Current understanding of the last stages of planetary accretion suggests that mass and energy accumulation are dominated by a few large impacts. An important thermal consequence of such impacts is melting and formation of a large melt pond. If the planet's isostatic adjustment time scale is short compared to the magma pond's cooling time scale, the melt may be extruded onto the surface and form a magma ocean of approximately uniform depth. Although a giant impact striking at 10-15 km s-1 deposits enough energy to melt the entire planet, the distribution of that energy is important in determining the thermal outcome of the collision. We examine the thermal effects of giant impacts by estimating the melt volume generated by the initial shock wave and corresponding magma ocean depths. Additionally, we examine the effects of the planet's initial temperature on the generated melt volume. The Hugoniot curve plotted in pressure-entropy space is used to determine the shock pressure required to completely melt the material. For room temperature dunite, this pressure is about 150 GPa and the partial melt region is narrow. For dunite initially at the solidus temperature, this pressure is about 115 GPa.The partial melt region extends throughout the planet. Once the melting pressure is known, an impact melting model based on the second Hugoniot equation, the linear shock-particle velocity relationship, and the empirical particle velocity-distance relationship is used to estimate the radial distance melting occurred from the impact site. Once the distance is found, the melt region's geometry determines the associated melt volume. Partial melt volume is also estimated. The melt fraction that is not excavated during crater formation is estimated and magma ocean depths resulting from both excavated and retained melt are calculated. The model is also used to estimate the fraction of a planet melted by the initial shock wave. Nominal conditions of the Moon-forming giant impact (projectile/planet mass=0.14, impact speed=15 km s-1) generate melting of 30-65% of the planet depending on its initial temperature. Whole planet melting requires projectile/planet mass ratios of <0.4 for a 15 km s-1 impact if the planet was near its solidus before the impact. Isostatic relaxation may generate a significant volume of additional melting.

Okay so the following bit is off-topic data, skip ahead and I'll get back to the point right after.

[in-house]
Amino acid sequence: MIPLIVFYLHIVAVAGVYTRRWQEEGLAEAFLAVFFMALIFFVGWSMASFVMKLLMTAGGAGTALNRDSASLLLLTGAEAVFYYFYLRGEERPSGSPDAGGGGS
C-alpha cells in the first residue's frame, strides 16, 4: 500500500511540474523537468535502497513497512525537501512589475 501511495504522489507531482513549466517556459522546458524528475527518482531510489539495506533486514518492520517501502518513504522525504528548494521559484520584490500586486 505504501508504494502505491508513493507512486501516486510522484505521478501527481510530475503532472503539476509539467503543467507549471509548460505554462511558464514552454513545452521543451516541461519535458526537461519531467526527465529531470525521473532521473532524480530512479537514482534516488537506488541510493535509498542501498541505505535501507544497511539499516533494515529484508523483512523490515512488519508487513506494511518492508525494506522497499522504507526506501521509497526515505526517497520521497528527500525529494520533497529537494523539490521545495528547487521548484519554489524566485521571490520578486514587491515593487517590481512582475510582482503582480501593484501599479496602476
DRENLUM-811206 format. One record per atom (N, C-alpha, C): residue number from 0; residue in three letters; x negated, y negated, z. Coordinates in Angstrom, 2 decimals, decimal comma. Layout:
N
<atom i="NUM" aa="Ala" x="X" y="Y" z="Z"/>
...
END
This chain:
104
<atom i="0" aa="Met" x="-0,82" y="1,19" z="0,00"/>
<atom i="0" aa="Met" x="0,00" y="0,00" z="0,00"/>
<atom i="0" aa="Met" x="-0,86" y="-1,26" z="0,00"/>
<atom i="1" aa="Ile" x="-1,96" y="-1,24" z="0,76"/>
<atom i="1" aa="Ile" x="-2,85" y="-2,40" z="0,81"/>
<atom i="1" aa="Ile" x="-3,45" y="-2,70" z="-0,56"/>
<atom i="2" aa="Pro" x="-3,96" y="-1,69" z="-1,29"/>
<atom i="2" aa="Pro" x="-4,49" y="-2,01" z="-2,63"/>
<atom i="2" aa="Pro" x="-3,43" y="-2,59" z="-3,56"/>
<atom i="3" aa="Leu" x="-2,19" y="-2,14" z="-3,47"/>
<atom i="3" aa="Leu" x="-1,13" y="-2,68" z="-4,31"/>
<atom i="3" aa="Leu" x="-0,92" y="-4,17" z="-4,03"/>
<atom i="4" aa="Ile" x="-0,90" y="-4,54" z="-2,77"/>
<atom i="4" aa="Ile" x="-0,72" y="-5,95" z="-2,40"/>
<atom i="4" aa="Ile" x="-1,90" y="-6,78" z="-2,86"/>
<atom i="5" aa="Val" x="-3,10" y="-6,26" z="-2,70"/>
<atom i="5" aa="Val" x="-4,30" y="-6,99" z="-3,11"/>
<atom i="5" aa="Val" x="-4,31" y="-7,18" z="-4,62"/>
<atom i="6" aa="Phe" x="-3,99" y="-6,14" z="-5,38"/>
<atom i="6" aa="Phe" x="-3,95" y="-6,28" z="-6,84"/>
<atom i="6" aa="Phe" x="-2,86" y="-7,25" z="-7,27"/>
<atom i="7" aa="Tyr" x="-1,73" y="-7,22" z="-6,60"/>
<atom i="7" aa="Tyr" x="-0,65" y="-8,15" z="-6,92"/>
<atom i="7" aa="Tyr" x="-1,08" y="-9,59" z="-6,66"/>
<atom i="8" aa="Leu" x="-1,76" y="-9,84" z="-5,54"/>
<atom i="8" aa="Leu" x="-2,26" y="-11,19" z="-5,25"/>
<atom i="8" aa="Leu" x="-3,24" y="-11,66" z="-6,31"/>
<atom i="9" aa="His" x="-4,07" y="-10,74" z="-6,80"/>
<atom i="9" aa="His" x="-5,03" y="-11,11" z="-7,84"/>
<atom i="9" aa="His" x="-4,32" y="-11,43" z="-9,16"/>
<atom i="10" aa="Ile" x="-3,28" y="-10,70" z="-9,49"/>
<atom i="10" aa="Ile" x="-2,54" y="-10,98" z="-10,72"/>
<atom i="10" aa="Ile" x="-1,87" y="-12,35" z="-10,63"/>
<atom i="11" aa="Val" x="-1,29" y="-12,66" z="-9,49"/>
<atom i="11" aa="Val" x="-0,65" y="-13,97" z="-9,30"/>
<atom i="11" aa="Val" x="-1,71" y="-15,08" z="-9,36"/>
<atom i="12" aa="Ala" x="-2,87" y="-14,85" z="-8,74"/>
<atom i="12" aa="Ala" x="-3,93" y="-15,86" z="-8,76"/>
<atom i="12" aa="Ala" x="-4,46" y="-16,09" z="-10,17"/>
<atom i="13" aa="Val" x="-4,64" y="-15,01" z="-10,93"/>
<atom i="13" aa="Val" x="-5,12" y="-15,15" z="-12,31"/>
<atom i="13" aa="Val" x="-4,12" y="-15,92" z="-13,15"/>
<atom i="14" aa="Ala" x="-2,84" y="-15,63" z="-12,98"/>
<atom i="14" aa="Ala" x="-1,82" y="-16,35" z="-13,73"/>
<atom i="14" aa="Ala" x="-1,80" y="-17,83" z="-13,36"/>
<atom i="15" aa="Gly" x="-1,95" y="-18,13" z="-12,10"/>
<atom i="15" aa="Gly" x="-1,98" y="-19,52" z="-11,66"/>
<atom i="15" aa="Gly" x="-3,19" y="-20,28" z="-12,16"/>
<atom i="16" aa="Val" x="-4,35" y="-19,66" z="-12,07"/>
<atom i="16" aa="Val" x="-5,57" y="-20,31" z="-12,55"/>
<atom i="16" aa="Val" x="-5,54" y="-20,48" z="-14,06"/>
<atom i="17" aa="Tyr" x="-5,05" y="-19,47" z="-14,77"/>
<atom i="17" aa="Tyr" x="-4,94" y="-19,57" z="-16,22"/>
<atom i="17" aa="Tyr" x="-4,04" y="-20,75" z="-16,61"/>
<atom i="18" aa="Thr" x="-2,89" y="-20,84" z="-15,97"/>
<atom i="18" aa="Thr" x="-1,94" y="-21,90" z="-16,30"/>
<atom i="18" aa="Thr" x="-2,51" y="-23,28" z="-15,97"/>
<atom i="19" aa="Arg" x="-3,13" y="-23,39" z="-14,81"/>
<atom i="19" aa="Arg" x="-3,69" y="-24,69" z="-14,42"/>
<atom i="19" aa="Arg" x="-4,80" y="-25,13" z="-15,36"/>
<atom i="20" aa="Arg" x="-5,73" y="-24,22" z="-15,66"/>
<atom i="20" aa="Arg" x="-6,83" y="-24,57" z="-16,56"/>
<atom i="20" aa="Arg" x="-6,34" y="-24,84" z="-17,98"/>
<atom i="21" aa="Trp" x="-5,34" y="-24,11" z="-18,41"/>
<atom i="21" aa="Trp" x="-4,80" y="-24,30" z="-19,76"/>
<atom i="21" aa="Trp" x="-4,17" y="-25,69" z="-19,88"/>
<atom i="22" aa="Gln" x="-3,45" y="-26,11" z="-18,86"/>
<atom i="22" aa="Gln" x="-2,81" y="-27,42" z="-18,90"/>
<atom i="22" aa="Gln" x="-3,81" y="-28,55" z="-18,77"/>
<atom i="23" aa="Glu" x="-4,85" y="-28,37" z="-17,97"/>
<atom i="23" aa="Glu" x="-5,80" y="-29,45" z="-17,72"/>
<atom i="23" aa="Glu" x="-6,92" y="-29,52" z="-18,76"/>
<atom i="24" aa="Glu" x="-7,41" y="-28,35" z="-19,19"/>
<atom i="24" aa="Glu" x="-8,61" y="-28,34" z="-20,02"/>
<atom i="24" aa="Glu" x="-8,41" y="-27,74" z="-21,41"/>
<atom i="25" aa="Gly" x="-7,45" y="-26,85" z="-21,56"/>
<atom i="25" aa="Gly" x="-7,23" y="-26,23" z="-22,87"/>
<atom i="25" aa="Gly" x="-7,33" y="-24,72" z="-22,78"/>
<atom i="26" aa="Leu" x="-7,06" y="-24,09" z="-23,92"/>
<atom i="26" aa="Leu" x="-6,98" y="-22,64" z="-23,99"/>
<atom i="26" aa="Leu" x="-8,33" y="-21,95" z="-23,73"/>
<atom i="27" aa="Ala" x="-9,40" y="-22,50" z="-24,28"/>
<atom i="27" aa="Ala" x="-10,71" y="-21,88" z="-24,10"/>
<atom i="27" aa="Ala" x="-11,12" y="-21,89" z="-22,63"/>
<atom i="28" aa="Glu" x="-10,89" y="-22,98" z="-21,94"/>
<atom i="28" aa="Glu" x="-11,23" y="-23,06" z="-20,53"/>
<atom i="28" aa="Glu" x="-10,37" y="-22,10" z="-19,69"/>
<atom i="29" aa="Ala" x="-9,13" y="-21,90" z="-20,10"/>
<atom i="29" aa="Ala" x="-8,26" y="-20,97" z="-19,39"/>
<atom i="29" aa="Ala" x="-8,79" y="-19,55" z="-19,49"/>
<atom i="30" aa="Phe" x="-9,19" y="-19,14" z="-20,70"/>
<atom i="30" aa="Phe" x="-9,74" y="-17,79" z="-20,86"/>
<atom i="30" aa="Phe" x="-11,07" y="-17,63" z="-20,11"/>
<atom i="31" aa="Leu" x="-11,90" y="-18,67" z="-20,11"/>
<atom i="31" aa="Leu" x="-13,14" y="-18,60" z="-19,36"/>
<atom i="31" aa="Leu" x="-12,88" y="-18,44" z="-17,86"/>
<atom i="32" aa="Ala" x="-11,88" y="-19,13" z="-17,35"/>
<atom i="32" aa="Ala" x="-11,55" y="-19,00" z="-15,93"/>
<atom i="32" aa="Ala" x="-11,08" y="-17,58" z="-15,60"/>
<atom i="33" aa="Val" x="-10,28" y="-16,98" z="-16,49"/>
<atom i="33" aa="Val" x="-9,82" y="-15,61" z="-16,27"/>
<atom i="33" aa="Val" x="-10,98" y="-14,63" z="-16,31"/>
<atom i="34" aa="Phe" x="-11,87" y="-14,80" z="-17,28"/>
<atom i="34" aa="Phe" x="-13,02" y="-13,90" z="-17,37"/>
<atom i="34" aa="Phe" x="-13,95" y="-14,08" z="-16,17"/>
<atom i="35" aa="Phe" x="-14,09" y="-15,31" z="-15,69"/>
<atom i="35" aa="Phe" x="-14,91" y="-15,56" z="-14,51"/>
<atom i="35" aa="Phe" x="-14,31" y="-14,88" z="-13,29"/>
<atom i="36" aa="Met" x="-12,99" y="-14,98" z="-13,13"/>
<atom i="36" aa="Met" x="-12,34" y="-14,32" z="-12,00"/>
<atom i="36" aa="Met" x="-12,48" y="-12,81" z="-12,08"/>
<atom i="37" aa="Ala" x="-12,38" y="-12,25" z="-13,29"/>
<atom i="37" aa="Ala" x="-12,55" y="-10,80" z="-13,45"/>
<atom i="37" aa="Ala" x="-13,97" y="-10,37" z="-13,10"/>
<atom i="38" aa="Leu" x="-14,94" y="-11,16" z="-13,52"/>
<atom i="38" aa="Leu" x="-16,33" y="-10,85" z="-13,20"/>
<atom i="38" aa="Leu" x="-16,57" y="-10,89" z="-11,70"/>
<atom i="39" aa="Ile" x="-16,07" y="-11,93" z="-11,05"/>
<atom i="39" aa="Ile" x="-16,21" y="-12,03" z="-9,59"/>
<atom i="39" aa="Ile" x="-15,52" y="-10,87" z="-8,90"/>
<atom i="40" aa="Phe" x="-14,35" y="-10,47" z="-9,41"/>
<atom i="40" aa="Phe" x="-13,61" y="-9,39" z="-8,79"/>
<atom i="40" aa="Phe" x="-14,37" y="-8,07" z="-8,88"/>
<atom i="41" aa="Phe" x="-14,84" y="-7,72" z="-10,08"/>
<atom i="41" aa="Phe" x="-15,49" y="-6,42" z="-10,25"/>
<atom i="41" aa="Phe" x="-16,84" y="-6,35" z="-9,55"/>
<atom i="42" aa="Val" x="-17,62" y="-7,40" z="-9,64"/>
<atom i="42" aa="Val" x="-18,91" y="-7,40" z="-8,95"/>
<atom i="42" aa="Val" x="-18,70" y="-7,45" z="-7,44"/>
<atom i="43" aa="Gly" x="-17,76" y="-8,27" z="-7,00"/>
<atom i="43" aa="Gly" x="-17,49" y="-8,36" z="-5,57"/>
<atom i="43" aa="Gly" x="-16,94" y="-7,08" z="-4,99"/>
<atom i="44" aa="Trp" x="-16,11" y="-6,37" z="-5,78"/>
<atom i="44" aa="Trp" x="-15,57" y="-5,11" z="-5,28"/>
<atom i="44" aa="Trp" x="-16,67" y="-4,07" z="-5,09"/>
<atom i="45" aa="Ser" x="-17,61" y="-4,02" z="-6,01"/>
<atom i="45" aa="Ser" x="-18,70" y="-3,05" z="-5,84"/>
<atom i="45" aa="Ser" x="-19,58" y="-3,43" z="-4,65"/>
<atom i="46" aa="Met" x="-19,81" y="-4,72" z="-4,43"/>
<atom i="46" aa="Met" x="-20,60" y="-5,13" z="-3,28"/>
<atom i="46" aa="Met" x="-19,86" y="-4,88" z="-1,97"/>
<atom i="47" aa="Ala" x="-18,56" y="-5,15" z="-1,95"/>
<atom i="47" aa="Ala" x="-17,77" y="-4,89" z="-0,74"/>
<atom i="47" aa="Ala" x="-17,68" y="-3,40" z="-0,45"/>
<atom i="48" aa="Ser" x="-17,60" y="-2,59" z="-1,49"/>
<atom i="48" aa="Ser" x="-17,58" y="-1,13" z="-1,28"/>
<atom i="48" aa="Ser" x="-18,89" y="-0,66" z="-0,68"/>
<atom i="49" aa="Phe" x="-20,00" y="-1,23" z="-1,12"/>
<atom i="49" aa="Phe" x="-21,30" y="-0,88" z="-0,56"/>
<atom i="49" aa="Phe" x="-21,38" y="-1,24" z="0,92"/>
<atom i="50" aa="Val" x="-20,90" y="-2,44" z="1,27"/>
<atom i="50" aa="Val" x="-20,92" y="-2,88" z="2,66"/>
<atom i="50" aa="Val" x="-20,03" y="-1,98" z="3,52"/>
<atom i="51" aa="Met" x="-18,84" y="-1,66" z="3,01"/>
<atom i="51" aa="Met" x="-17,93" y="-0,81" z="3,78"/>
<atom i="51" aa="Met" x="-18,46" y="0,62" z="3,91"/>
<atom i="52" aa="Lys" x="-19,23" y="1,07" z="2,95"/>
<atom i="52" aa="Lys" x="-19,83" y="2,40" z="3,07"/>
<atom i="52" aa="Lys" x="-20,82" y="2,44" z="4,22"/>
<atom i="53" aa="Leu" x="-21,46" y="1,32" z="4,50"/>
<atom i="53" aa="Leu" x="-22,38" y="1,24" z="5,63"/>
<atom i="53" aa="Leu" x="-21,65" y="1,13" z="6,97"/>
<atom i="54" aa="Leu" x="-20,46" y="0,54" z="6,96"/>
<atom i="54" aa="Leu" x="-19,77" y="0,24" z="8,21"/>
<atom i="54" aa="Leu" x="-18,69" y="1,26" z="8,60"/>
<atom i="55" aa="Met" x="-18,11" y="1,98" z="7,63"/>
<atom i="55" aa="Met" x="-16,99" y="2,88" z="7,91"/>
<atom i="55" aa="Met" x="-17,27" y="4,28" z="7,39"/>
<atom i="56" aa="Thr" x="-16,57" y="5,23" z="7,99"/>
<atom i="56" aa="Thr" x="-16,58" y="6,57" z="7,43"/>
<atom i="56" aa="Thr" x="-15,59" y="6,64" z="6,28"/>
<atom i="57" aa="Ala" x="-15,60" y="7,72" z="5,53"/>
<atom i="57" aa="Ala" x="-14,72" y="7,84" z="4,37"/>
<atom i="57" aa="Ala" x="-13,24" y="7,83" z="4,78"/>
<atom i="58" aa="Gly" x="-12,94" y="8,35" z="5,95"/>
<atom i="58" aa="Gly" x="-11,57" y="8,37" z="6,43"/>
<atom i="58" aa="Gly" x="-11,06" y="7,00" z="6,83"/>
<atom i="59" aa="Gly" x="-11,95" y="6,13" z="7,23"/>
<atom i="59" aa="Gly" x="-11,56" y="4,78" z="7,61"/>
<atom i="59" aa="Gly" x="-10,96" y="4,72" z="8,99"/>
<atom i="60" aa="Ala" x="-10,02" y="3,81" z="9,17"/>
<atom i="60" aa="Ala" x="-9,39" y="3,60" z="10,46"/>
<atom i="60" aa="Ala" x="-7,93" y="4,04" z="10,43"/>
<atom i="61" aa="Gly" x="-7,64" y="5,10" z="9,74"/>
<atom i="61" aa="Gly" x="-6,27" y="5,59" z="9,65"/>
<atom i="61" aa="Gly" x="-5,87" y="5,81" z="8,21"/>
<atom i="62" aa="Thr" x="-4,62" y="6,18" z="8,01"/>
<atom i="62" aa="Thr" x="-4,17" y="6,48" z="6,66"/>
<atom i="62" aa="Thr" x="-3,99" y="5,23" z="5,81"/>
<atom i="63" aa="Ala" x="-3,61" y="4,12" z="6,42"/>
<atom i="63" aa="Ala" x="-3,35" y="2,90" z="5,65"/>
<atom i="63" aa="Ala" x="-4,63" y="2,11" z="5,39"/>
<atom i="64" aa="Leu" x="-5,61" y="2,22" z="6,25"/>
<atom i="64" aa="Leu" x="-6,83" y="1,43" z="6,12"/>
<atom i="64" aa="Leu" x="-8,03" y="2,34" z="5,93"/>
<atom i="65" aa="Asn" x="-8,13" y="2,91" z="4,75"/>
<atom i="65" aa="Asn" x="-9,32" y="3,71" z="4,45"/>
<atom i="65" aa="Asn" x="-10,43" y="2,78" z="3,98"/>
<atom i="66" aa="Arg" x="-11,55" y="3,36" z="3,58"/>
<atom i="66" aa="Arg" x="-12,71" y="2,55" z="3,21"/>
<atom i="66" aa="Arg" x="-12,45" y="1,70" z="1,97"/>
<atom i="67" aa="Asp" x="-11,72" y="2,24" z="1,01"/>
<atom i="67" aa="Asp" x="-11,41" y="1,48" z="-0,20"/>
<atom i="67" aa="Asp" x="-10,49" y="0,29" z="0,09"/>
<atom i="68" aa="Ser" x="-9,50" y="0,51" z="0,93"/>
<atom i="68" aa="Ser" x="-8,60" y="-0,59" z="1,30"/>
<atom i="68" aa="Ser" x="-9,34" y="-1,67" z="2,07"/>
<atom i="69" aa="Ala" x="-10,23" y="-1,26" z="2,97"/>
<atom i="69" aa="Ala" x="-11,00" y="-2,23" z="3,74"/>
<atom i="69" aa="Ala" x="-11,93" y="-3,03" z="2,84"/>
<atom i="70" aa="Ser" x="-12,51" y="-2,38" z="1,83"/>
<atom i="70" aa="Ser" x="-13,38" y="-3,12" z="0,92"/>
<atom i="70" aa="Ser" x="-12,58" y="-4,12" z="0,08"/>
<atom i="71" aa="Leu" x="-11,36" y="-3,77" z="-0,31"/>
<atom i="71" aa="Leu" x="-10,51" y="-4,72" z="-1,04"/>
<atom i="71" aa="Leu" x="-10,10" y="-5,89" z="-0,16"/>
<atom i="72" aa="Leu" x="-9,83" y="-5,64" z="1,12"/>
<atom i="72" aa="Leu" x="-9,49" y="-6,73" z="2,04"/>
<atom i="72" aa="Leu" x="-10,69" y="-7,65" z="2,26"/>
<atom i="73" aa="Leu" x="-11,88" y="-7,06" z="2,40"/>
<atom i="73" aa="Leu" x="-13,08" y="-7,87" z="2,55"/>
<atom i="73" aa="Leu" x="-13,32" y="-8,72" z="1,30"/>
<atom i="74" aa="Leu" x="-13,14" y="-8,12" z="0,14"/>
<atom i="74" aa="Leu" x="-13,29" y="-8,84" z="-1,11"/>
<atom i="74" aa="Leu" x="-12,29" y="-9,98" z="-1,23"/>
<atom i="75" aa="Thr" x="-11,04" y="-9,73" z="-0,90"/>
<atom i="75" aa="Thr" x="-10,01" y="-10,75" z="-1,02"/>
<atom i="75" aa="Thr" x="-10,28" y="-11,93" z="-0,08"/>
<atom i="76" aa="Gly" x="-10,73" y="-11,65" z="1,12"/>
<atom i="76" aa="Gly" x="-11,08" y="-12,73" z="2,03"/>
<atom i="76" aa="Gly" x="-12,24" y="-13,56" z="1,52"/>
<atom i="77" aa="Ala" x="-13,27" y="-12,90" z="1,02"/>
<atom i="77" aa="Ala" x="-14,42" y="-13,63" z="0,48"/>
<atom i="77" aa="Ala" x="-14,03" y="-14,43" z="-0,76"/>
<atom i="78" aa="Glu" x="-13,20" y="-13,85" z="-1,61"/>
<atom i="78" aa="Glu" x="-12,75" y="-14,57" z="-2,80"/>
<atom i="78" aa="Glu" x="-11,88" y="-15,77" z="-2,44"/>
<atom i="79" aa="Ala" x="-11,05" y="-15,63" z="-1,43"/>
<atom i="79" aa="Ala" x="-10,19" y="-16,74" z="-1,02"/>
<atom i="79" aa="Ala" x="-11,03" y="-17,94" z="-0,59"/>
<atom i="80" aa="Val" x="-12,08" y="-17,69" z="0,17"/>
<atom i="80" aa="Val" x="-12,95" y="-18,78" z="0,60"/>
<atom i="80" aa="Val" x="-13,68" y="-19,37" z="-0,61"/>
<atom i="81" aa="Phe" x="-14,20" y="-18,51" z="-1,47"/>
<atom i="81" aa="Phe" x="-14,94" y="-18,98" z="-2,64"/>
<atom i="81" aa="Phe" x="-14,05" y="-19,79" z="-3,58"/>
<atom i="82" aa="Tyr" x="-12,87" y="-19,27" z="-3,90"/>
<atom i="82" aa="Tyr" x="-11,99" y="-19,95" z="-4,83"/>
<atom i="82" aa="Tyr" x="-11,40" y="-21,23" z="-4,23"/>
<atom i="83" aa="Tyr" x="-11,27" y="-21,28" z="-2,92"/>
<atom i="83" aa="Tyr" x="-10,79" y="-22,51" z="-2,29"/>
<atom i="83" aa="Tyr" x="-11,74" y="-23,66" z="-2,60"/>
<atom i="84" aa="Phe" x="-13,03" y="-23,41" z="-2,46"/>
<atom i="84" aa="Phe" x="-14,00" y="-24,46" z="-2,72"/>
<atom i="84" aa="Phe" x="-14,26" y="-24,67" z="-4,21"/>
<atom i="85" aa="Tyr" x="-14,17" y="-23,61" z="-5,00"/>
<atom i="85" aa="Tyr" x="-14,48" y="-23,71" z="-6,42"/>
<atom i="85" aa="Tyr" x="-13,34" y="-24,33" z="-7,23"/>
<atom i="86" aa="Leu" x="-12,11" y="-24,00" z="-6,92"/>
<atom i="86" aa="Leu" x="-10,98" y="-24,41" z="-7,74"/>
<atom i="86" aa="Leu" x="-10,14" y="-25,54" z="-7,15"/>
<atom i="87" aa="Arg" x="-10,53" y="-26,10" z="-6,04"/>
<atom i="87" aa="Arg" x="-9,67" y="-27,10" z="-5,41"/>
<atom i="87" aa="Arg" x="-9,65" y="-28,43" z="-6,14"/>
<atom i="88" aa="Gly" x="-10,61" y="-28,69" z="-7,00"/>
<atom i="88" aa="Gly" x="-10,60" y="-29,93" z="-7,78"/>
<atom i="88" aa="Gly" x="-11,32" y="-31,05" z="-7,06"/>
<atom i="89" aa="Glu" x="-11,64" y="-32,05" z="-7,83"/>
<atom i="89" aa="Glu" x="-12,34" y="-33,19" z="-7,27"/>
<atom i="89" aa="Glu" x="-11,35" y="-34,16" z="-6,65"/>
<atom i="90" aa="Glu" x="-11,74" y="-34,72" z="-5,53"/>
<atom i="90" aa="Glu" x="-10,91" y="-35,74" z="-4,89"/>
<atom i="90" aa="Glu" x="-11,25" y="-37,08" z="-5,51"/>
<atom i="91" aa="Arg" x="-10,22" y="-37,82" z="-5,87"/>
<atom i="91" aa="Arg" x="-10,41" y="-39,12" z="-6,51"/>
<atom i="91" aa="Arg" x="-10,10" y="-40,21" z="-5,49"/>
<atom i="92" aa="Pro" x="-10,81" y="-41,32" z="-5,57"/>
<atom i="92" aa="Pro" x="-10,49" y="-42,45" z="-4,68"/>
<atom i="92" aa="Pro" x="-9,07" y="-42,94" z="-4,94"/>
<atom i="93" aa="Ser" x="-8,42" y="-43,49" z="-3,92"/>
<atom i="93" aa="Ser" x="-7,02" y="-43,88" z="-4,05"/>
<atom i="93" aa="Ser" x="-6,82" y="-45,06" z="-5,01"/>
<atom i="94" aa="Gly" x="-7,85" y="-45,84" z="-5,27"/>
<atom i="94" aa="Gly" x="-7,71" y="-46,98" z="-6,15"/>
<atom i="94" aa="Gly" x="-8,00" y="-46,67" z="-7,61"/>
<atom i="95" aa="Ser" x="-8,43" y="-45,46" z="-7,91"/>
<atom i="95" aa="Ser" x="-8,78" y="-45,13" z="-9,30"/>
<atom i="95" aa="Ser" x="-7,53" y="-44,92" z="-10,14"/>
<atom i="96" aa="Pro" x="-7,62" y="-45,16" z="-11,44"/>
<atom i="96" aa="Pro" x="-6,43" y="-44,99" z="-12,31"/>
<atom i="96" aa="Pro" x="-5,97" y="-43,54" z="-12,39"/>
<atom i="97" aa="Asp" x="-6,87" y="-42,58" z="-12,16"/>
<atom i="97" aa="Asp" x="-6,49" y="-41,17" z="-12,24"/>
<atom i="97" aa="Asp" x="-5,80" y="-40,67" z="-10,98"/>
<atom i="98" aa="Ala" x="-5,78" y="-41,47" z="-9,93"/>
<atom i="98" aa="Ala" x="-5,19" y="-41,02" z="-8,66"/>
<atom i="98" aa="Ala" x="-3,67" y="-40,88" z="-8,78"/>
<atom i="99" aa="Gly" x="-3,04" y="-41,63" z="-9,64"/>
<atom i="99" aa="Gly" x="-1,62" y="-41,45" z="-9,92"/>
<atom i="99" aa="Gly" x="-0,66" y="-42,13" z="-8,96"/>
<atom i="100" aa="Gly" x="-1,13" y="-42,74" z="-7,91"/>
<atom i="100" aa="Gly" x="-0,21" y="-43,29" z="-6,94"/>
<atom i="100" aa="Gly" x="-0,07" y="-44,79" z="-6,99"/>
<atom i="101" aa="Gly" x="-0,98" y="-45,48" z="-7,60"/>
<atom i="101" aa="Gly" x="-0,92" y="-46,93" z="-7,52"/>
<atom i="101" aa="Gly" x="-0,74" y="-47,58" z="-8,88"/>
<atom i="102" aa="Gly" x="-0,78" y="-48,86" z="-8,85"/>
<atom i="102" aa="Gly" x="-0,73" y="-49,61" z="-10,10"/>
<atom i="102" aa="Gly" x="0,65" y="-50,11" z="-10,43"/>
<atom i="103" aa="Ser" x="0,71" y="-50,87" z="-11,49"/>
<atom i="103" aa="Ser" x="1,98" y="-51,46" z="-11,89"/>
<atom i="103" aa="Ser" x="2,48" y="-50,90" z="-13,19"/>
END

Journal of Geophysical Research
- Pub Date:
- March 1993
- Planetology: Solid Surface Planets: Origin and evolution;
- Planetology: Solid Surface Planets: Impact phenomena (includes cratering);
- Tectonophysics: Evolution of the Earth;
- Volcanology: Physics and chemistry of magma bodies